Evidence for distinct genetic and environmental influences on fear acquisition and extinction

K. L. Purves, G. Krebs, T. McGregor, E. Constantinou, K. J. Lester, T. J. Barry, M. G. Craske, K. S. Young, G. Breen, T. C. Eley

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5 Citations (SciVal)


Background Anxiety disorders are highly prevalent with an early age of onset. Understanding the aetiology of disorder emergence and recovery is important for establishing preventative measures and optimising treatment. Experimental approaches can serve as a useful model for disorder and recovery relevant processes. One such model is fear conditioning. We conducted a remote fear conditioning paradigm in monozygotic and dizygotic twins to determine the degree and extent of overlap between genetic and environmental influences on fear acquisition and extinction. Methods In total, 1937 twins aged 22-25 years, including 538 complete pairs from the Twins Early Development Study took part in a fear conditioning experiment delivered remotely via the Fear Learning and Anxiety Response (FLARe) smartphone app. In the fear acquisition phase, participants were exposed to two neutral shape stimuli, one of which was repeatedly paired with a loud aversive noise, while the other was never paired with anything aversive. In the extinction phase, the shapes were repeatedly presented again, this time without the aversive noise. Outcomes were participant ratings of how much they expected the aversive noise to occur when they saw either shape, throughout each phase. Results Twin analyses indicated a significant contribution of genetic effects to the initial acquisition and consolidation of fear, and the extinction of fear (15, 30 and 15%, respectively) with the remainder of variance due to the non-shared environment. Multivariate analyses revealed that the development of fear and fear extinction show moderate genetic overlap (genetic correlations 0.4-0.5). Conclusions Fear acquisition and extinction are heritable, and share some, but not all of the same genetic influences.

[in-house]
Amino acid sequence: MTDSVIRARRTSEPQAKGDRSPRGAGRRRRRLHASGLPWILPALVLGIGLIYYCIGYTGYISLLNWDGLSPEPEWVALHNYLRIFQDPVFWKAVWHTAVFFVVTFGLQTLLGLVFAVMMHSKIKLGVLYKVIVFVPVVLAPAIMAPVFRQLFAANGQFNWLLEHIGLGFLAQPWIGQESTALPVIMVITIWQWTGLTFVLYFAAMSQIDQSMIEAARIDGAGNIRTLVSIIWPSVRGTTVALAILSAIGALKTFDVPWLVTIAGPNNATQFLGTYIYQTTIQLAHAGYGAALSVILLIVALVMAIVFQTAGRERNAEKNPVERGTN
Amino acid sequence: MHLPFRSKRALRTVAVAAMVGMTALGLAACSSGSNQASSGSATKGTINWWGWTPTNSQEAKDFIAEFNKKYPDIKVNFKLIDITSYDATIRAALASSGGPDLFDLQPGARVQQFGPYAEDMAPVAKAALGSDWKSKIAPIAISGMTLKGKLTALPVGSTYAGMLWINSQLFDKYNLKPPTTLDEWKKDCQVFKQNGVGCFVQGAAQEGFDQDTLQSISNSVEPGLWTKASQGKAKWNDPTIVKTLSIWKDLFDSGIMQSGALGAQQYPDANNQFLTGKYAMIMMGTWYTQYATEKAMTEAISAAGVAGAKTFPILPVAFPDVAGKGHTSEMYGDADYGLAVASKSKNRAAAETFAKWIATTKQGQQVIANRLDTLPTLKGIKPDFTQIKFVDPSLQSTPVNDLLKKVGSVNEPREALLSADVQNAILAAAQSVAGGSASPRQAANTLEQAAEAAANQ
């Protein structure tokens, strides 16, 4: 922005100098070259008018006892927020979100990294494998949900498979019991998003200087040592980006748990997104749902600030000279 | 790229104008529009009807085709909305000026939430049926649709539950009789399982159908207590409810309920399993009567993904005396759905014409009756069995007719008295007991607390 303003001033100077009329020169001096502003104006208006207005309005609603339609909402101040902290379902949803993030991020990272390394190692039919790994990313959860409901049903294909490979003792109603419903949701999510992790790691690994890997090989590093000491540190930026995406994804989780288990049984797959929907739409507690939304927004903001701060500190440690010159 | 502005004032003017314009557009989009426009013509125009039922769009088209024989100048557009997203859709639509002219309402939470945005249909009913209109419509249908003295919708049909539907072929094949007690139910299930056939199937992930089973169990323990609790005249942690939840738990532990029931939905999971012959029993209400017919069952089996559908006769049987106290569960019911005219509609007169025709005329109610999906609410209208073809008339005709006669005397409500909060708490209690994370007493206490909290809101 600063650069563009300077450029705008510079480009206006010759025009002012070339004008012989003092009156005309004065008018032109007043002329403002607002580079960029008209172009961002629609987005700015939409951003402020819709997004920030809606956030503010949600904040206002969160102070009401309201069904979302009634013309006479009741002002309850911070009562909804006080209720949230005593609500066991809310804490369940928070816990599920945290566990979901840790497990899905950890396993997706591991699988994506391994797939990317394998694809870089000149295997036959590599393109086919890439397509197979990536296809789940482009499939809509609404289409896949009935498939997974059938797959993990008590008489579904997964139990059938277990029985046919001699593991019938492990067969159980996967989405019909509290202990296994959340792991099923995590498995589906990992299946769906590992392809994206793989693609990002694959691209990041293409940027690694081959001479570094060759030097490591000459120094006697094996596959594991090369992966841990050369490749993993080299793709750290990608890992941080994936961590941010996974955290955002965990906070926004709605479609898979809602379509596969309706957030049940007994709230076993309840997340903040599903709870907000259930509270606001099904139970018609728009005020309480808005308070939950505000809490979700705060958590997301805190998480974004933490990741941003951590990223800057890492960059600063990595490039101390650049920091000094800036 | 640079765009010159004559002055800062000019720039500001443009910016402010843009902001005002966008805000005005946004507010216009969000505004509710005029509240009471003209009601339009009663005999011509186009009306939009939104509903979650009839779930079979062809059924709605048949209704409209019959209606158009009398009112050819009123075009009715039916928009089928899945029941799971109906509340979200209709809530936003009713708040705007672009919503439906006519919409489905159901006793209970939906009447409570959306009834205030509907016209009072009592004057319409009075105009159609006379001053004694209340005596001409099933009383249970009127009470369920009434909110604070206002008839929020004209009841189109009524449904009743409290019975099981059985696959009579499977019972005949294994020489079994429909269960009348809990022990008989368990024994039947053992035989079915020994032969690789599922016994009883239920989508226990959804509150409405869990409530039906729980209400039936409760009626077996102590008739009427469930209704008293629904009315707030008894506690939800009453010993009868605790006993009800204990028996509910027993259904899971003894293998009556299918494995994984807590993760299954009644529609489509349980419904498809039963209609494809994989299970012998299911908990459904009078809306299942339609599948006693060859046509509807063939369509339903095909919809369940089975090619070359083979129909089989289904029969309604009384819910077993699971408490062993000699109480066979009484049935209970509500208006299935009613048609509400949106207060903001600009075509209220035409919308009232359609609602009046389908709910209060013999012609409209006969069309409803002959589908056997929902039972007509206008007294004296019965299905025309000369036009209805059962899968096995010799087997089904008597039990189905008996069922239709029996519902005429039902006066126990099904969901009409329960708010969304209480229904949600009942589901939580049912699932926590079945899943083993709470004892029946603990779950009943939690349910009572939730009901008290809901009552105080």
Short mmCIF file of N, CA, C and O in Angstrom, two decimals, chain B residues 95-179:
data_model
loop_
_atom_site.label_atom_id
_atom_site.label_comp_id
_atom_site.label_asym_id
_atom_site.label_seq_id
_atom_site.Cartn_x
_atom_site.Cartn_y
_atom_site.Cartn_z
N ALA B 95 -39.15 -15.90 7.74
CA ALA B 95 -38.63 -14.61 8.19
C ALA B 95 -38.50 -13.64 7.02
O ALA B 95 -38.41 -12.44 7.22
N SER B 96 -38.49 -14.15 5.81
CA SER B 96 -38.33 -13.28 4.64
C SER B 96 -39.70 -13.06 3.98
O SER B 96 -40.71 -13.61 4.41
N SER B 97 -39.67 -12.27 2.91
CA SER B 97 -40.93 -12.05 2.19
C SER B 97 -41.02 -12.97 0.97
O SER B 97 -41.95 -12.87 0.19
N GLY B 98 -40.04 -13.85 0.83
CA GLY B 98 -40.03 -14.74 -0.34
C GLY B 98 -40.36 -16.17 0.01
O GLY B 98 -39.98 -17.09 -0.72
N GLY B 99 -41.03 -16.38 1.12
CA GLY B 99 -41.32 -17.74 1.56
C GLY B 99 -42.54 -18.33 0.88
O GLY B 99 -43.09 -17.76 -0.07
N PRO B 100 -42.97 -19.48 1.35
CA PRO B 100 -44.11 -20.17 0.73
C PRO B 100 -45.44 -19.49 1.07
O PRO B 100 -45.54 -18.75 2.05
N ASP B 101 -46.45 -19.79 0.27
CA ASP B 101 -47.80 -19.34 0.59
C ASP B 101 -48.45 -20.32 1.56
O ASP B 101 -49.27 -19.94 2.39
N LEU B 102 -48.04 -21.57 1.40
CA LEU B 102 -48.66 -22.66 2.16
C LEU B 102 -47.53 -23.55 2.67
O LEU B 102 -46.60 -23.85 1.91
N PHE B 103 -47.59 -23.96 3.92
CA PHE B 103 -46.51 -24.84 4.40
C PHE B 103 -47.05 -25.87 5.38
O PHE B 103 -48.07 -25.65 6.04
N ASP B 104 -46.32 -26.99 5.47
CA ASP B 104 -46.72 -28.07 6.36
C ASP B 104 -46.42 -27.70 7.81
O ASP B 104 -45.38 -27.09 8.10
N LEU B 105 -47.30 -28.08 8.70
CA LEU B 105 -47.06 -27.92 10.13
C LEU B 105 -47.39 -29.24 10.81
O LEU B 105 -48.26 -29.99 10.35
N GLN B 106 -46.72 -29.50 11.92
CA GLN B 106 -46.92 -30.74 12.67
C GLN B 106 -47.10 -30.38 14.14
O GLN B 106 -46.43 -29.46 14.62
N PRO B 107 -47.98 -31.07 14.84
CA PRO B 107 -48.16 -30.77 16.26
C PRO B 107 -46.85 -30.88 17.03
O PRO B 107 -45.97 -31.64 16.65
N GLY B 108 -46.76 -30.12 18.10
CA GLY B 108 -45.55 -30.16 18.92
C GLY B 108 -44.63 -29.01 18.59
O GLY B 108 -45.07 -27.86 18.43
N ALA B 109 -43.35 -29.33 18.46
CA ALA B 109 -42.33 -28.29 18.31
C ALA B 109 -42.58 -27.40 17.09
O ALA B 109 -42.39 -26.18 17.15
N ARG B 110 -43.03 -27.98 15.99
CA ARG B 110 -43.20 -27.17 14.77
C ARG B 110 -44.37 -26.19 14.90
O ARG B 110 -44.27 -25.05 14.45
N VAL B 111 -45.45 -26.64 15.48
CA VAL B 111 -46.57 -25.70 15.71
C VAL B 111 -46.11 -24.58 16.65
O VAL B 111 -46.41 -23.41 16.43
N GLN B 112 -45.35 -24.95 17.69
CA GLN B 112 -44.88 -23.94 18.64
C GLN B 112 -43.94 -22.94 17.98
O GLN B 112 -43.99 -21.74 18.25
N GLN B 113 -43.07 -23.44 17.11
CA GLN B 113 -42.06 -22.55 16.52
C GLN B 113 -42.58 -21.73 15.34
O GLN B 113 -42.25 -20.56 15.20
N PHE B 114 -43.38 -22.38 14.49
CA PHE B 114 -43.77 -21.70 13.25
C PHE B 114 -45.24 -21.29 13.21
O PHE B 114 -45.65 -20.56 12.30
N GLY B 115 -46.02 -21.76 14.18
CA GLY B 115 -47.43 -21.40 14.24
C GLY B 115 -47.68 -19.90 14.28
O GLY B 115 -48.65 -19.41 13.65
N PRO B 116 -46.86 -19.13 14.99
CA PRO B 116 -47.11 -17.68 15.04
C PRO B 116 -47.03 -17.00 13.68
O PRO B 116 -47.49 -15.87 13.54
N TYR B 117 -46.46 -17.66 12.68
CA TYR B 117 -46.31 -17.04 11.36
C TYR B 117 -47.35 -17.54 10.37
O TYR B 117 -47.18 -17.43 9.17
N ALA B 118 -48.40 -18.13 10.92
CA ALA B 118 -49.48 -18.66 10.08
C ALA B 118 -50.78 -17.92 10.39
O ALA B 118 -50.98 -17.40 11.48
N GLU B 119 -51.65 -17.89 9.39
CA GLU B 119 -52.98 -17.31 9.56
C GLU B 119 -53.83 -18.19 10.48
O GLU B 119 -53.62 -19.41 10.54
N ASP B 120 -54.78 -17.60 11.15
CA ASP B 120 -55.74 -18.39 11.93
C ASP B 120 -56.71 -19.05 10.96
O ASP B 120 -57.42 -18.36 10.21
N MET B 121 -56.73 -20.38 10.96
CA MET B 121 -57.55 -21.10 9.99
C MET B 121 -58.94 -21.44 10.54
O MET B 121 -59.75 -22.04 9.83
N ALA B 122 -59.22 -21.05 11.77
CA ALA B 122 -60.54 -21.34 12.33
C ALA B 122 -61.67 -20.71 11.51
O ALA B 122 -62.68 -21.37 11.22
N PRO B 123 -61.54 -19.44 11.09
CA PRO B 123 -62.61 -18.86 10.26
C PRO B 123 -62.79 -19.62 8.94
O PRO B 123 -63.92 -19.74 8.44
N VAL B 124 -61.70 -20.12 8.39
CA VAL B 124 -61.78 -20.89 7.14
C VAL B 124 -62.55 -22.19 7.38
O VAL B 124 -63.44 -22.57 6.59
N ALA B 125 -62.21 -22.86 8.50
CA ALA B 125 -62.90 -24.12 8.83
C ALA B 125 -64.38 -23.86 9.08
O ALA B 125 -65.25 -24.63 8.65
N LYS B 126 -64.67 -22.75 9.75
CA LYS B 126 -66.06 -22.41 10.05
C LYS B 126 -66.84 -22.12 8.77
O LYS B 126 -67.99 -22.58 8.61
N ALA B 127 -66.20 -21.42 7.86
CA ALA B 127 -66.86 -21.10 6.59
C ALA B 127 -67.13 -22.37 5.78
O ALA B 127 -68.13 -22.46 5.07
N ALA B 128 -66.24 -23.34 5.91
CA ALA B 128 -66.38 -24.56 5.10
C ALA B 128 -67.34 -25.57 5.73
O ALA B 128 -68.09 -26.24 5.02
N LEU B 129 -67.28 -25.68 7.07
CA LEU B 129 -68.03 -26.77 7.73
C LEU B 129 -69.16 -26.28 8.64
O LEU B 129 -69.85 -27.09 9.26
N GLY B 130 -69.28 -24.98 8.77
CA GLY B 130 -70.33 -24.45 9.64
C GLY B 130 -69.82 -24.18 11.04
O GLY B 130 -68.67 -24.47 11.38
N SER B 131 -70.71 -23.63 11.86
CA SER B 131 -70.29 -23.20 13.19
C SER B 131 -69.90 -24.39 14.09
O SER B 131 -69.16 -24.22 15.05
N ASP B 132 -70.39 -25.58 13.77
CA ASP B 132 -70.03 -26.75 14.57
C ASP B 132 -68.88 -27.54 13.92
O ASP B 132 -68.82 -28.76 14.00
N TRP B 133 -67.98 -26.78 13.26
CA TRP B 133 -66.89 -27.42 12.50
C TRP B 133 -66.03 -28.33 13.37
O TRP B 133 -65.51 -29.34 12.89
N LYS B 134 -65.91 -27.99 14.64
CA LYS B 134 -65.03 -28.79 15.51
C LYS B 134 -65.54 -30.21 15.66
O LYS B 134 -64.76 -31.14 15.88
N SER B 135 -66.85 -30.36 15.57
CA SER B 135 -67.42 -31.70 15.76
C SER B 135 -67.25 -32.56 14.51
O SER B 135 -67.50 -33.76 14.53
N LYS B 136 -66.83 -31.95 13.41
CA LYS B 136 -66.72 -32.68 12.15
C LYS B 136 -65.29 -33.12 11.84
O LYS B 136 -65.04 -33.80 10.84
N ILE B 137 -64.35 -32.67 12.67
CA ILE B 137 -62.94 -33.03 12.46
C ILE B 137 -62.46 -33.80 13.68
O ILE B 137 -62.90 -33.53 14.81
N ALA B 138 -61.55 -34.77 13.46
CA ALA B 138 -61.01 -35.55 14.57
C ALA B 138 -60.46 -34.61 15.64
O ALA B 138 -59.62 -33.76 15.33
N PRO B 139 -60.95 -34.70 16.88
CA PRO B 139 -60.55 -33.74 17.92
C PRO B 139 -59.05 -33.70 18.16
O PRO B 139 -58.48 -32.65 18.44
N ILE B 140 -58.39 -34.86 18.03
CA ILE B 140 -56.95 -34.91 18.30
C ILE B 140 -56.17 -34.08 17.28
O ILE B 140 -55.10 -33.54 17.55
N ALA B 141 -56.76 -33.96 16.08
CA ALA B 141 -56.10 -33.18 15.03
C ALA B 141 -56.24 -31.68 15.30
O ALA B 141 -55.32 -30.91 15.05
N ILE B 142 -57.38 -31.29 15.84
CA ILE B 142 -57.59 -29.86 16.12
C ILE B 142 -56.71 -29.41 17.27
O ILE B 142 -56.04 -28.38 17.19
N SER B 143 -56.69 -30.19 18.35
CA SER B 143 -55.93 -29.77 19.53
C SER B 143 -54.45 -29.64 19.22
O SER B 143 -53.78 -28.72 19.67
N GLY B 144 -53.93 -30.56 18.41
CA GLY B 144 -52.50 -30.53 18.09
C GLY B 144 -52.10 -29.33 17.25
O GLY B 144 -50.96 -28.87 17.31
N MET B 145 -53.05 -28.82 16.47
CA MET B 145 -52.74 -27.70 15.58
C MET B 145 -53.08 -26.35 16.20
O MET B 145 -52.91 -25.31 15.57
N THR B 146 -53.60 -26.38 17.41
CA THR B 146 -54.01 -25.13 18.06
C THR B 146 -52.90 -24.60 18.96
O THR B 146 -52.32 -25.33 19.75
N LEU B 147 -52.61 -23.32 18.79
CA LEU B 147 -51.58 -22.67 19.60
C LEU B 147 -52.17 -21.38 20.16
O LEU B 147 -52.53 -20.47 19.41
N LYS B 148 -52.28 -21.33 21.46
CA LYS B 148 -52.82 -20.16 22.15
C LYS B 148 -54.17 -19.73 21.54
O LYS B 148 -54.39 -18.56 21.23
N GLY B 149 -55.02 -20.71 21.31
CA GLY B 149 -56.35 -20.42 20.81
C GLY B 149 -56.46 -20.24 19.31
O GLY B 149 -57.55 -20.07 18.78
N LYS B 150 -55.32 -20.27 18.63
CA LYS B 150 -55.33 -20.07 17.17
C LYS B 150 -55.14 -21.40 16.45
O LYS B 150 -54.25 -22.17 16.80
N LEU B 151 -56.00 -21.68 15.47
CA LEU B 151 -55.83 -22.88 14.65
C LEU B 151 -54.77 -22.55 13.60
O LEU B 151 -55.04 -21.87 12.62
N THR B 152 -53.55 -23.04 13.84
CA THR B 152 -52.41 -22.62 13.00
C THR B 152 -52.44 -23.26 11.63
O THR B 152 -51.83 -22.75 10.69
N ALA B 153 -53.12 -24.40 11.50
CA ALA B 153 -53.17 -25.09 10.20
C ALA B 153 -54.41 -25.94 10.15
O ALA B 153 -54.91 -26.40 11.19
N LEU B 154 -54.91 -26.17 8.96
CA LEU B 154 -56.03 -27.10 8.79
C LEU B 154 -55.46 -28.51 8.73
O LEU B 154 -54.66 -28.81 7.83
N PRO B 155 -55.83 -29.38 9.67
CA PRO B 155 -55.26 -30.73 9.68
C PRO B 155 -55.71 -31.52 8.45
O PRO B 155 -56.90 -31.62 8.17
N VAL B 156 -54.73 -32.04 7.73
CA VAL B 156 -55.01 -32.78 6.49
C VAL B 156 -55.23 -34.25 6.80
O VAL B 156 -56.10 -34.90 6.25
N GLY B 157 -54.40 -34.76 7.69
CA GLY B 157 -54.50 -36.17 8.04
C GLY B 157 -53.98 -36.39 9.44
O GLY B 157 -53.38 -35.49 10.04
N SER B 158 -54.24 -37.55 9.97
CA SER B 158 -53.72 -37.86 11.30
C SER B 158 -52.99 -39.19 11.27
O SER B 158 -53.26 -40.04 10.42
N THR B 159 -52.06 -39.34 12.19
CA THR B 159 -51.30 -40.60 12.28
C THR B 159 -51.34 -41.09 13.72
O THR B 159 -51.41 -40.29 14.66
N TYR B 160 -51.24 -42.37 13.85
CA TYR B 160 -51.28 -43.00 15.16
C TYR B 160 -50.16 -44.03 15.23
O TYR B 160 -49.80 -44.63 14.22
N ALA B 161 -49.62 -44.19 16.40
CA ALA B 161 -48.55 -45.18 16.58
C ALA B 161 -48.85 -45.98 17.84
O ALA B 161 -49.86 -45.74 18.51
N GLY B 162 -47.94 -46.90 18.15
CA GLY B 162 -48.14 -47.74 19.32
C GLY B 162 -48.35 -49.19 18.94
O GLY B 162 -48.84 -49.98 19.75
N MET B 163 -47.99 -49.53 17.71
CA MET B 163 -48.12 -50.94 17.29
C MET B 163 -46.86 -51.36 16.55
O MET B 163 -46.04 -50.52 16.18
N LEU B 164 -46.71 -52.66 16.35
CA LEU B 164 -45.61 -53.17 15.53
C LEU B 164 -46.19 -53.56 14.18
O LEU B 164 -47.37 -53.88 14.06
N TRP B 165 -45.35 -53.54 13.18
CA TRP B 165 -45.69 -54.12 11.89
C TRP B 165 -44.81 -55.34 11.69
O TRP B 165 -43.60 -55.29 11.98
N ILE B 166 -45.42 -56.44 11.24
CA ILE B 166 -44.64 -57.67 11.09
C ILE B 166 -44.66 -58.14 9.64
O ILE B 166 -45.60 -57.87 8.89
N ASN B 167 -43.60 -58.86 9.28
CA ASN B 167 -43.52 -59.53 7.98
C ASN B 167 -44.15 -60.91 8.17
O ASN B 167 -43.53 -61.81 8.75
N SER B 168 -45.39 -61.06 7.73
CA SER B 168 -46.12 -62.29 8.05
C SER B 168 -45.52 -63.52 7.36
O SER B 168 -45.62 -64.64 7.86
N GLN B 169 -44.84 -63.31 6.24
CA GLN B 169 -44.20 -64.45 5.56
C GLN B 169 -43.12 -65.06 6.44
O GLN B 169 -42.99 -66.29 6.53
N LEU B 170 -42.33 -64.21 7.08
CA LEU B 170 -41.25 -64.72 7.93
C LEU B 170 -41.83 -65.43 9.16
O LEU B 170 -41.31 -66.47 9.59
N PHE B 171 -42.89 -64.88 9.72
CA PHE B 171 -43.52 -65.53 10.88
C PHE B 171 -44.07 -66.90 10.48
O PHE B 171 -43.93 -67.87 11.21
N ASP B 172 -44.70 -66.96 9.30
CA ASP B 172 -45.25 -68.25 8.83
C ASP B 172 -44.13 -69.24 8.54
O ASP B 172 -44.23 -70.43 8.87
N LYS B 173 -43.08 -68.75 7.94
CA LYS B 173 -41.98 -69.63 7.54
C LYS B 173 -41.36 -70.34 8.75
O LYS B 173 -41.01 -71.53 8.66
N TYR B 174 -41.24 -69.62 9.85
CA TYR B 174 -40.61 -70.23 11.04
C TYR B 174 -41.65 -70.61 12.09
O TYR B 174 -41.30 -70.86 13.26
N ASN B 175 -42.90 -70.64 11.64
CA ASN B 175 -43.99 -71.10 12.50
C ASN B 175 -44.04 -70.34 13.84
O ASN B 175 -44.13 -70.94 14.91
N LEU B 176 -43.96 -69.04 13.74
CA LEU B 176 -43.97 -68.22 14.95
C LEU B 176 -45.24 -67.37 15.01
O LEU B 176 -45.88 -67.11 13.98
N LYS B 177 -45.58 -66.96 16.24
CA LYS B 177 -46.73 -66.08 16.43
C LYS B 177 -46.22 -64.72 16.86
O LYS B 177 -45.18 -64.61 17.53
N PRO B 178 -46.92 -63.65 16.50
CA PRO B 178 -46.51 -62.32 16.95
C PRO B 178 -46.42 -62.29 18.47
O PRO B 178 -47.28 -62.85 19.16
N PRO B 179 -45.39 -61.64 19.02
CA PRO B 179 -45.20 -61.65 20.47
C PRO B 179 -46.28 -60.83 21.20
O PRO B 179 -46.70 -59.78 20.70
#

Original languageEnglish
Pages (from-to)1106-1114
JournalPsychological Medicine
Issue number3
Early online date3 Sept 2021
Publication statusPublished - 28 Feb 2023

Bibliographical note

K.L. Purves was funded during this work by the Alexander von Humboldt Foundation and the UK Medical Research Council. T. McGregor is supported by the UK Medical Research Council (MR/N013700/1). T.C. Eley and G. Breen are part-funded by a programme grant from the UK Medical Research Council (MR/V012878/1). The TEDS study has received repeated programme grant funding from the UK Medical Research Council (programme grant at time of data collection MR/M021475/1). This study presents independent research part-funded by the National Institute for Health Research (NIHR) Biomedical Research Centre at South London and Maudsley NHS Foundation Trust and King's College London. The views expressed are those of the author(s) and not necessarily those of the NHS, the NIHR or the Department of Health and Social Care.


  • fear acquisition
  • Fear conditioning
  • fear extinction
  • genetic correlation
  • heritability

ASJC Scopus subject areas

  • Applied Psychology
  • Psychiatry and Mental health


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